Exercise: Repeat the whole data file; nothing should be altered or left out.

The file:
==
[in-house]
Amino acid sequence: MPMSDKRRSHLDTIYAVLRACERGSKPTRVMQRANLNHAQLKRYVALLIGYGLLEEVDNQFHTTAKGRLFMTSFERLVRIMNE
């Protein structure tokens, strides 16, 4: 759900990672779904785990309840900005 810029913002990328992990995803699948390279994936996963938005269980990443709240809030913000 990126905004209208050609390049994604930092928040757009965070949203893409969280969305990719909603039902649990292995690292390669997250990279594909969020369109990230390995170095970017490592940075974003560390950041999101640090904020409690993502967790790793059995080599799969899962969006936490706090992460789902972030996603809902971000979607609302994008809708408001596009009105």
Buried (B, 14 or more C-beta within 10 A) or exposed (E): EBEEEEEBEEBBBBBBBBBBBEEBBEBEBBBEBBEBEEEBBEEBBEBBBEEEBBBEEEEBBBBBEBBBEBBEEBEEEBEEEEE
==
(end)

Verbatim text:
[in-house]
Amino acid sequence: MPMSDKRRSHLDTIYAVLRACERGSKPTRVMQRANLNHAQLKRYVALLIGYGLLEEVDNQFHTTAKGRLFMTSFERLVRIMNE
């Protein structure tokens, strides 16, 4: 759900990672779904785990309840900005 810029913002990328992990995803699948390279994936996963938005269980990443709240809030913000 990126905004209208050609390049994604930092928040757009965070949203893409969280969305990719909603039902649990292995690292390669997250990279594909969020369109990230390995170095970017490592940075974003560390950041999101640090904020409690993502967790790793059995080599799969899962969006936490706090992460789902972030996603809902971000979607609302994008809708408001596009009105």
Buried (B, 14 or more C-beta within 10 A) or exposed (E): EBEEEEEBEEBBBBBBBBBBBEEBBEBEBBBEBBEBEEEBBEEBBEBBBEEEBBBEEEEBBBBBEBBBEBBEEBEEEBEEEEE